So if history demonstrates that gold does well during a negative-rate environment and poorly during positive periods, the natural question becomes…

How Much Longer Will Negative Real Rates Last?

US Federal Reserve Chairman Ben Bernanke stated in January that He Expects To Keep Short-Term Interest Rates Close To Zero “at least through late 2014.” This low-rate, loose-money policy is intended to “support a stronger economic recovery and reduce unemployment.” While his strategy is debatable, this implies that almost any inflation at all will continue to keep the real rate negative and thus gold will stay in a bull market.

What if the economy improves? After all, there are economic data showing the economy may be finding its footing, making some believe interest rates could be raised earlier, as soon as next year. Based on the data above, the answer to the question is, “What does inflation do? ” In other words, interest-rate fluctuations alone aren’t important; it’s how the rate interacts with the inflation rate. If inflation simultaneously rises and keeps the real rate negative, we should expect gold to remain in a bull market.

With the obscene amount of money that’s already been printed, high inflation seems almost certain at some point, even if there isn’t any more money creation. This is why we think the end to the gold bull market is not yet in sight.

One more point. You’ll notice in the above charts that this trend doesn’t reverse on a dime. It takes anywhere from months to years for investors to shift from interest-bearing investments to metals – and vice versa. And the longer the trend, the slower the change. Real rates have been negative for a decade now, and with broad institutional investment in gold largely still in absentia, it seems reasonable to expect that the trend in gold won’t shift anytime soon.

Implications for Investors

Armed with these data, there are definite steps you can take with your investments at this point, as well as reasonable expectations you can have going forward:

  1. You can buy gold today. As long as real interest rates are negative, gold will remain in a bull market. If you already own some gold, you can and should ask yourself if it’s enough at a time when money in the bank is a losing proposition.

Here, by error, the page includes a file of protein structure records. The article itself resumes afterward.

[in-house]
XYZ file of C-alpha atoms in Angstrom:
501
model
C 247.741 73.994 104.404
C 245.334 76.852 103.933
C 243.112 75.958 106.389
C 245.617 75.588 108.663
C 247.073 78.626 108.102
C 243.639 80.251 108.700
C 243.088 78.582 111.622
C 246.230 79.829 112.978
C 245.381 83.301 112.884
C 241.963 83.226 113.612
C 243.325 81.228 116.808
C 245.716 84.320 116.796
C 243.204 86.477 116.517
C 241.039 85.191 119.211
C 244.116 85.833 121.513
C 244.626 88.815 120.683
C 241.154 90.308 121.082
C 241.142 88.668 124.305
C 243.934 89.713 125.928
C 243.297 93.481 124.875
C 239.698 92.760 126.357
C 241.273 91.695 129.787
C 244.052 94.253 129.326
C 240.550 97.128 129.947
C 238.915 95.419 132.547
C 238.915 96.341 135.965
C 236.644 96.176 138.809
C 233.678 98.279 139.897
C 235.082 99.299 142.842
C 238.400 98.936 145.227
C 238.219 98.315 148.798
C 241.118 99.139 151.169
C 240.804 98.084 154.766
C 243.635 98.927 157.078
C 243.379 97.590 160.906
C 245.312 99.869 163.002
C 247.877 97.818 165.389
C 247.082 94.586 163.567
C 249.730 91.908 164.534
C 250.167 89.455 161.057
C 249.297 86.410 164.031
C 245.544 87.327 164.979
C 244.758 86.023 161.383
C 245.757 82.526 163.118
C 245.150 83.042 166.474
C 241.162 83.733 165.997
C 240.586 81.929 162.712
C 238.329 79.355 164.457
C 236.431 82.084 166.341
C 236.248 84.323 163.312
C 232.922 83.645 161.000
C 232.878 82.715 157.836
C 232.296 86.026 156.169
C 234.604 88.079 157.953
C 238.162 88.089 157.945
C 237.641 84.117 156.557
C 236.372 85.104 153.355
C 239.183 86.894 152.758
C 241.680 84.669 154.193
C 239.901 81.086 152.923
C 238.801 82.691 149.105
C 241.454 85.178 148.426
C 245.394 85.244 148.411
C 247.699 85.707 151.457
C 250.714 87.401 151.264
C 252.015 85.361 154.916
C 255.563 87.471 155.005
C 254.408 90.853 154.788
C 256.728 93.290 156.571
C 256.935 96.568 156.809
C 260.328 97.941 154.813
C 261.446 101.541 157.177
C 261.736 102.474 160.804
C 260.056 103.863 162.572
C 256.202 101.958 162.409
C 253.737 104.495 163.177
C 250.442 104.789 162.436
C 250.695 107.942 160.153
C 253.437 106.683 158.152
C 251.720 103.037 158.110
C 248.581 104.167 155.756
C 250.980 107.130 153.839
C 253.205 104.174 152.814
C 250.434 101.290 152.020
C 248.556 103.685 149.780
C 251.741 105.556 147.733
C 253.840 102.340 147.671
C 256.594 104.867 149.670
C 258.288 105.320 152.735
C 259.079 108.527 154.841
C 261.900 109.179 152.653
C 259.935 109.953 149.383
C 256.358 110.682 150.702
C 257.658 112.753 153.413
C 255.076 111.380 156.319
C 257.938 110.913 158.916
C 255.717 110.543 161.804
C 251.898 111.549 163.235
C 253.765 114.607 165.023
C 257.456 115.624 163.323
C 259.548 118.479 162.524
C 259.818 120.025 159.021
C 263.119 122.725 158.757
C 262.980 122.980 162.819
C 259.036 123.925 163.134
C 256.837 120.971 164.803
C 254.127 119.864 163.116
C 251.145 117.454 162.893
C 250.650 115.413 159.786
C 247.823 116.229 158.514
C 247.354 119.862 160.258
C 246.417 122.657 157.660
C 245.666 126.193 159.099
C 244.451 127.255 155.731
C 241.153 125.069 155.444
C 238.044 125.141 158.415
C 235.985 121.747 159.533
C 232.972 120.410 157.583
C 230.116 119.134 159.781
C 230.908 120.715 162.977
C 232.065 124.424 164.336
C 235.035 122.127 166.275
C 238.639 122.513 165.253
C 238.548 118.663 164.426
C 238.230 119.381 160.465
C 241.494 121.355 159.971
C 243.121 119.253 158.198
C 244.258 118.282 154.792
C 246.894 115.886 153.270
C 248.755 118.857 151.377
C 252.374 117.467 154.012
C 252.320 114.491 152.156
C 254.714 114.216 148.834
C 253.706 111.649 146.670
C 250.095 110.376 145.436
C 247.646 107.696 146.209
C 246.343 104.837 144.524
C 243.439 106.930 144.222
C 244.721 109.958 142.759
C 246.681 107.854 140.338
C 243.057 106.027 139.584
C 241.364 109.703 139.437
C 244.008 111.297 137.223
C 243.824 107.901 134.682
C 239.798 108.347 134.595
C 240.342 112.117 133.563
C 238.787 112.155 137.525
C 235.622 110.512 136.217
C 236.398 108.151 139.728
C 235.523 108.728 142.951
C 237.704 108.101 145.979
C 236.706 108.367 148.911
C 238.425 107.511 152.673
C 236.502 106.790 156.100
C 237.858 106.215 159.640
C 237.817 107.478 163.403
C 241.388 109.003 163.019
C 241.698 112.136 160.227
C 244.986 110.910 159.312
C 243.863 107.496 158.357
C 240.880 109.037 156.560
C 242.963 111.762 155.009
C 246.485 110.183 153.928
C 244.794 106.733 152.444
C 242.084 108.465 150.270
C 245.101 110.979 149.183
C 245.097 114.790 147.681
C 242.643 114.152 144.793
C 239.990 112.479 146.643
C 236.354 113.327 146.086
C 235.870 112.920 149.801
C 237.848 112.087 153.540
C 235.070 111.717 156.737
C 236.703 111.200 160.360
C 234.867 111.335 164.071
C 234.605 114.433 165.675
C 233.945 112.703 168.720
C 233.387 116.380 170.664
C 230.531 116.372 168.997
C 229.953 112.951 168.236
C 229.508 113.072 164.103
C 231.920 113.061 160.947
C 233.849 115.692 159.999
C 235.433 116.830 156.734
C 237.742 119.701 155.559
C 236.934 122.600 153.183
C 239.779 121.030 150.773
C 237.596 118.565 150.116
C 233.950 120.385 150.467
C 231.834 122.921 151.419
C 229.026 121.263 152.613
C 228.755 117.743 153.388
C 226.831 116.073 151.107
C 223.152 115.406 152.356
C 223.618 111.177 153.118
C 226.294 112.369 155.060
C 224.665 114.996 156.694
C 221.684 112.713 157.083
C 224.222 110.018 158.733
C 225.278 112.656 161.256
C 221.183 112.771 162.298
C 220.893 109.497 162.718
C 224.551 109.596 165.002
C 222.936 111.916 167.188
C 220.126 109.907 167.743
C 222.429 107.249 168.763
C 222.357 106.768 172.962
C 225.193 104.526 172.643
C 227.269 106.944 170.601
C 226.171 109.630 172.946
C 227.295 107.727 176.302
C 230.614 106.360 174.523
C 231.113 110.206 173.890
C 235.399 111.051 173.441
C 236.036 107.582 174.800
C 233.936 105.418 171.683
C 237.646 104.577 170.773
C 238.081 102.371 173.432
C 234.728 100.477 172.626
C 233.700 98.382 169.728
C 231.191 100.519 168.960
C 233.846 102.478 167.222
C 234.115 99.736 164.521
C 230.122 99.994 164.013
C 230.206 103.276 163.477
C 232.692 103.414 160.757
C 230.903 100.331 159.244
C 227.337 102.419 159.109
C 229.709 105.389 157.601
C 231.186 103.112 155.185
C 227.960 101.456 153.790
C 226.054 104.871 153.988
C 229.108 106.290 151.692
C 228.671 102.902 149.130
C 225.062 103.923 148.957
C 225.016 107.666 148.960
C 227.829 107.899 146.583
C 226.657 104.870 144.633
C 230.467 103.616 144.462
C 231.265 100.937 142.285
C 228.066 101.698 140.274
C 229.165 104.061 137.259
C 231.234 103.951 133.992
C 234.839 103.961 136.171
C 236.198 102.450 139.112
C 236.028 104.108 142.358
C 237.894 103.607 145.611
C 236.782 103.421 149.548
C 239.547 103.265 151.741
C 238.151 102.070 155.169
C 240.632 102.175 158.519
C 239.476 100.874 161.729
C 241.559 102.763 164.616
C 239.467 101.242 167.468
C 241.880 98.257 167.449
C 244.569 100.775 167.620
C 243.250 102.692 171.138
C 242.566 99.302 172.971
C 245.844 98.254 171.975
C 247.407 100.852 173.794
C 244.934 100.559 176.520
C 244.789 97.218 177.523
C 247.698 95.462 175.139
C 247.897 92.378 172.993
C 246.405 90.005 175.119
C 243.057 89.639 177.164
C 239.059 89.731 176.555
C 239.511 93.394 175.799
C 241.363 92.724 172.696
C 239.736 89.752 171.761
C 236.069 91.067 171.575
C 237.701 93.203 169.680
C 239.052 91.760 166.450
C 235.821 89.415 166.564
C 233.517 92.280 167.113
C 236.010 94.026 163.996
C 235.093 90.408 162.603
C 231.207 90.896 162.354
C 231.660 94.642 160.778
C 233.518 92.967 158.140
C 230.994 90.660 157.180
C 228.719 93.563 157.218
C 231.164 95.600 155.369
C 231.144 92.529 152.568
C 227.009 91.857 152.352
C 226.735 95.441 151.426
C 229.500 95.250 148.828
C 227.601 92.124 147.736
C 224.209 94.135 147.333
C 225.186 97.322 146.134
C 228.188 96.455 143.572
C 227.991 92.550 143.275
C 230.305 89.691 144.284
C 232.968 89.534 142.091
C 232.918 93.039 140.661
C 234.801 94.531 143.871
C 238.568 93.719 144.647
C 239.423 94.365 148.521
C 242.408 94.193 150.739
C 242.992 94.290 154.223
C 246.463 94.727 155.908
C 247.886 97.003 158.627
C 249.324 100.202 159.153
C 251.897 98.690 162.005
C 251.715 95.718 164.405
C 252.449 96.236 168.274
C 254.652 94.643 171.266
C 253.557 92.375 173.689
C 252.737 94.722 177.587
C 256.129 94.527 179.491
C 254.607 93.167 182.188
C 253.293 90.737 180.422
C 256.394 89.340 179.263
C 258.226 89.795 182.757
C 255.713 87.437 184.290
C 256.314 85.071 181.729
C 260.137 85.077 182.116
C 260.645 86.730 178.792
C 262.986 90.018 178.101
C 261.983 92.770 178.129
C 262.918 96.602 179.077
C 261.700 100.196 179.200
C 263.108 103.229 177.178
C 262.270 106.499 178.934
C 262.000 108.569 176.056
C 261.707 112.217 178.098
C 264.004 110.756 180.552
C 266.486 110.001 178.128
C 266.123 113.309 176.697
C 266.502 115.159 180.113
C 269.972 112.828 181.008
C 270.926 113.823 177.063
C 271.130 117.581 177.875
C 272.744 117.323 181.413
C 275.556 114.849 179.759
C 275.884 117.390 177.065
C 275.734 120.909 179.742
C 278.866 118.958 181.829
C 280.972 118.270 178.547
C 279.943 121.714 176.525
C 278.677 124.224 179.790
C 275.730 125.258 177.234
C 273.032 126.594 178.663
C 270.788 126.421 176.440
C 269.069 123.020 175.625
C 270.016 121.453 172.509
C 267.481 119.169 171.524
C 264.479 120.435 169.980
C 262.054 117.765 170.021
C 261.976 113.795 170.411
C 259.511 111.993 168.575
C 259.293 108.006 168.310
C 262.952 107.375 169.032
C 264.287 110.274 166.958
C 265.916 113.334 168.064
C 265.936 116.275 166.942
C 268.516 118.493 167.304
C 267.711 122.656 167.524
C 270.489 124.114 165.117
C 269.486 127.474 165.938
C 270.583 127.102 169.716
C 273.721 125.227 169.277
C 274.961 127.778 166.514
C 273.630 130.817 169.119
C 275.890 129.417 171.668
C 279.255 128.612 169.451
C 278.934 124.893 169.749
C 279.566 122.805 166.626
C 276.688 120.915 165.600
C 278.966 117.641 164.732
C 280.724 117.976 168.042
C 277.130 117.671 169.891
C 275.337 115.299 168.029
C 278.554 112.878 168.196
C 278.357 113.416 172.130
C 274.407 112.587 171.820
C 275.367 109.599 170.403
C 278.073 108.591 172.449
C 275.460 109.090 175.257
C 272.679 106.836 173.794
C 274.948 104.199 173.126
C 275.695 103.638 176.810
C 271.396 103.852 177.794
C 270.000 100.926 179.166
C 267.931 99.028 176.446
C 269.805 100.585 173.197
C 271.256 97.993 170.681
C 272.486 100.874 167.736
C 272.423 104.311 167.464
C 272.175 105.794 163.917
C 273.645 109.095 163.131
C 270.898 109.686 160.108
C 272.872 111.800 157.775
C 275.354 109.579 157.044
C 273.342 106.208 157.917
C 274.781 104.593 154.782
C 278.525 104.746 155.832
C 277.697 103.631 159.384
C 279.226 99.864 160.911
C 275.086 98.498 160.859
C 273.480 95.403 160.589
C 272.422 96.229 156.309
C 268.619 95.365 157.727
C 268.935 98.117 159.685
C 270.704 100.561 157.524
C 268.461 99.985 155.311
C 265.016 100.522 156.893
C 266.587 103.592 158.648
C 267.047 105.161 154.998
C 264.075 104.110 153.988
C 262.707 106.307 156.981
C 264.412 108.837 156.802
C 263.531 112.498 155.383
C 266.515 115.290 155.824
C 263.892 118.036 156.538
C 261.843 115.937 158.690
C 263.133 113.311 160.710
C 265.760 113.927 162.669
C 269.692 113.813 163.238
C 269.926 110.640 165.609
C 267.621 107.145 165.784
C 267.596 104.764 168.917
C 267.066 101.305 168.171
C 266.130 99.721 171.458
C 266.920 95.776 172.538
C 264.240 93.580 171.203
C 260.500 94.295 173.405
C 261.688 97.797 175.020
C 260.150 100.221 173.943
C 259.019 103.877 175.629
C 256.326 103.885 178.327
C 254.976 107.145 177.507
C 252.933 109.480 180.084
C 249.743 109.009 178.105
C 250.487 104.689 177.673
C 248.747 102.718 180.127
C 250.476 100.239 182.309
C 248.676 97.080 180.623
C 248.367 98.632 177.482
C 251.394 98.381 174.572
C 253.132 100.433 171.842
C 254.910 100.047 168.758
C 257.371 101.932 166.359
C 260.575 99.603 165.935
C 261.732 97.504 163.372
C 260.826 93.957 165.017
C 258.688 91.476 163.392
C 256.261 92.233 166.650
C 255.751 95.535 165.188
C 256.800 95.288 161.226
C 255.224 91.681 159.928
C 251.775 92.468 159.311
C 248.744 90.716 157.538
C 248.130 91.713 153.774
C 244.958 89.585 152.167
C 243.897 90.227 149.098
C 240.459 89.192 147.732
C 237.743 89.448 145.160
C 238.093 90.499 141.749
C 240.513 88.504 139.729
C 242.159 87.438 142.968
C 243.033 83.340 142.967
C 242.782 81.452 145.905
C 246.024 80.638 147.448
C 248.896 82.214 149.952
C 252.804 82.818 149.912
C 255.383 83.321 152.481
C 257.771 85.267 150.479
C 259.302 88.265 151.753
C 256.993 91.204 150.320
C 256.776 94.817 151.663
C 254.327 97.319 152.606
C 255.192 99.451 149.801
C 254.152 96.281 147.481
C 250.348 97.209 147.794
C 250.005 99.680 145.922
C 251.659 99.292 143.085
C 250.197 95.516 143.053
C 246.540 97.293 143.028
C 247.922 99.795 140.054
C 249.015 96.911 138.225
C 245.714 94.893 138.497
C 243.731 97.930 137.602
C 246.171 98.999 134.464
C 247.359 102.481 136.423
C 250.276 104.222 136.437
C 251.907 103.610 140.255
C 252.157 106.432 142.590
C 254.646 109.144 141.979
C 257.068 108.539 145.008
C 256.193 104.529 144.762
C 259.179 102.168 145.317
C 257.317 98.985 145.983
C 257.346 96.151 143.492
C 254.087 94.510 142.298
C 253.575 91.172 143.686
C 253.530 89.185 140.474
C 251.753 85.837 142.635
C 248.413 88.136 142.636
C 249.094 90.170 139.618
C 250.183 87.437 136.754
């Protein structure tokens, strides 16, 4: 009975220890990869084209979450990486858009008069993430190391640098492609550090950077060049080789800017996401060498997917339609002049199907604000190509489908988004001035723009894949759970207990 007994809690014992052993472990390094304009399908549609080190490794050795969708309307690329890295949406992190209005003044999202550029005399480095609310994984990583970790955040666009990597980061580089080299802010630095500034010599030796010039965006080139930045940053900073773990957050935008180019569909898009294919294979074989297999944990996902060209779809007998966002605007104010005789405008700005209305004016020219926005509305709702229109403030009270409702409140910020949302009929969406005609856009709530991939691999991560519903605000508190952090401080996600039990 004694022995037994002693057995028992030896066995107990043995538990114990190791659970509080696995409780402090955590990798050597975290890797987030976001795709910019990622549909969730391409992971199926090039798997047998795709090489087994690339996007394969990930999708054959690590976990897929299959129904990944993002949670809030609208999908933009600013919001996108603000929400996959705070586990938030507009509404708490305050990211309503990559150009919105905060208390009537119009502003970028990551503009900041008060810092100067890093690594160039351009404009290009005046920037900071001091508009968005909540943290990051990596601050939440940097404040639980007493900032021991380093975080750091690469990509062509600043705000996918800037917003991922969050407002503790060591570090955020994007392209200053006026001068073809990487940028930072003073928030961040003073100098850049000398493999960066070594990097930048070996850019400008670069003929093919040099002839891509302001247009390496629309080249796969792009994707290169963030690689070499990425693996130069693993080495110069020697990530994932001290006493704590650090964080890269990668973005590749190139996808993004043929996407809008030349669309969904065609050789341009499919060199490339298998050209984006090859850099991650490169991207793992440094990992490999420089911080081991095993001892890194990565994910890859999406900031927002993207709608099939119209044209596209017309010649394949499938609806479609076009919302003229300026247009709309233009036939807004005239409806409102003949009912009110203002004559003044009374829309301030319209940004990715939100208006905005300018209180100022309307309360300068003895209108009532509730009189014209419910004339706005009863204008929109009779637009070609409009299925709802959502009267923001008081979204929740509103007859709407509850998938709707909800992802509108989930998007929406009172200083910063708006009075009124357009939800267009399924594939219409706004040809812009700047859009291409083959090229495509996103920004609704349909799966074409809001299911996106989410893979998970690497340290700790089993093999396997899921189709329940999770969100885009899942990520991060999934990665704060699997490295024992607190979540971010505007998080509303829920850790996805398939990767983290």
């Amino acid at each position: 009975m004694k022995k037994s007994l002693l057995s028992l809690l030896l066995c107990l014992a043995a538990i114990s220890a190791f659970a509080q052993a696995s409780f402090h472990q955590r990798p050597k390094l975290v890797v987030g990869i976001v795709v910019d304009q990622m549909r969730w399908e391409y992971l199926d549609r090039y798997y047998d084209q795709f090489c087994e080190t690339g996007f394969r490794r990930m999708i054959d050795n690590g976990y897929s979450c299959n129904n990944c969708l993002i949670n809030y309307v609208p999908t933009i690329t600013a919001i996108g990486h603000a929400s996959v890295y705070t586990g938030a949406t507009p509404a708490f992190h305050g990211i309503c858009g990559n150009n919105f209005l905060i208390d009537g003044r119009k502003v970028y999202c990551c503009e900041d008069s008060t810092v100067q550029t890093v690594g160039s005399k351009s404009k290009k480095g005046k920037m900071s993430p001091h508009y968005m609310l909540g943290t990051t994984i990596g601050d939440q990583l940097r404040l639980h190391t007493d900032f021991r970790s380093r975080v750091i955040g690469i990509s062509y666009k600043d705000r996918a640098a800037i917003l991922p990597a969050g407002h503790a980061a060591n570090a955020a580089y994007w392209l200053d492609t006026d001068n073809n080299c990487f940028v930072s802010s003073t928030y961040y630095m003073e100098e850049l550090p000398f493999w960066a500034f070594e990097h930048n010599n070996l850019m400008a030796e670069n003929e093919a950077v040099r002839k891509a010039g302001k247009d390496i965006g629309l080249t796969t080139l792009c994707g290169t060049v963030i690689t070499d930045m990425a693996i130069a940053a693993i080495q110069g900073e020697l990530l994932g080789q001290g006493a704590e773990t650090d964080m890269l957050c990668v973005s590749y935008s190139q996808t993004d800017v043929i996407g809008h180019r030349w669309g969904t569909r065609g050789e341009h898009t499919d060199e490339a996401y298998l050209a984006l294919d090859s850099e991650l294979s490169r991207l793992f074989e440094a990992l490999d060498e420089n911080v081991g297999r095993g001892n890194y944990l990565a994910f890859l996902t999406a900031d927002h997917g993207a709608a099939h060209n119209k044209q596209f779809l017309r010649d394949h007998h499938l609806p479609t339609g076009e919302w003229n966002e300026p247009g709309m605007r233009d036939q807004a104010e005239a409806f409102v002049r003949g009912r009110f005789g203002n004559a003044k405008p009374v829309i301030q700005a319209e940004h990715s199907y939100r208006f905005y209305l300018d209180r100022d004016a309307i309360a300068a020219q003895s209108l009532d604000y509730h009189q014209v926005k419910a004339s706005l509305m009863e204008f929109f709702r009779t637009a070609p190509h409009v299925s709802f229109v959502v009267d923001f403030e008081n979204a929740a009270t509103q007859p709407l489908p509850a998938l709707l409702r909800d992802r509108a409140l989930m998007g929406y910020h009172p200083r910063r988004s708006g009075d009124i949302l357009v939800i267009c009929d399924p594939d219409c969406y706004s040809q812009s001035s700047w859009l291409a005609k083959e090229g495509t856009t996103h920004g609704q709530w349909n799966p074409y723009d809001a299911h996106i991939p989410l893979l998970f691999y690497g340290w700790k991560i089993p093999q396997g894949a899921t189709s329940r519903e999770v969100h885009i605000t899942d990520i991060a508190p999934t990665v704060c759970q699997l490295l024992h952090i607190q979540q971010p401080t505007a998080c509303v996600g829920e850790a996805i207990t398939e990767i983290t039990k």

2. Don’t get flummoxed when you hear talk about rising rates. Watch the real rate instead.
  3. In our opinion, real rates will be negative for some time for the simple reason that we think inflation will be rising for some time. Ask yourself: Will the Fed and other central banks raise rates aggressively enough to catch up to inflation? Someday, sure… but not anytime soon.
  4. When real rates turn positive, especially above 2%, it may be time to sell. We’ll have to see what’s going on in the world at that time; if there’s financial chaos, the fear factor could cause gold to depart from this historic pattern. But even if not, keep in mind that while the price of gold fluctuates every day, the shift out of gold-based investments won’t occur overnight. There should be time to gain clarity.

There are a lot of reasons to own gold today, and there will likely be more before it’s time to say goodbye. In the meantime, we take comfort in the fact that the strongest historical indicator of all tells us the gold bull market is alive and well and has years to play out.

Carpe aurum.

[You can meet Jeff Clark and talk with him about gold and gold stocks at the Casey Research Recovery Reality Check Summit in Florida at the end of April. But act fast –only a few seats are still available.]

Original Source

21 Total Views 1 Views Today
Did you already share this? No? Share it now: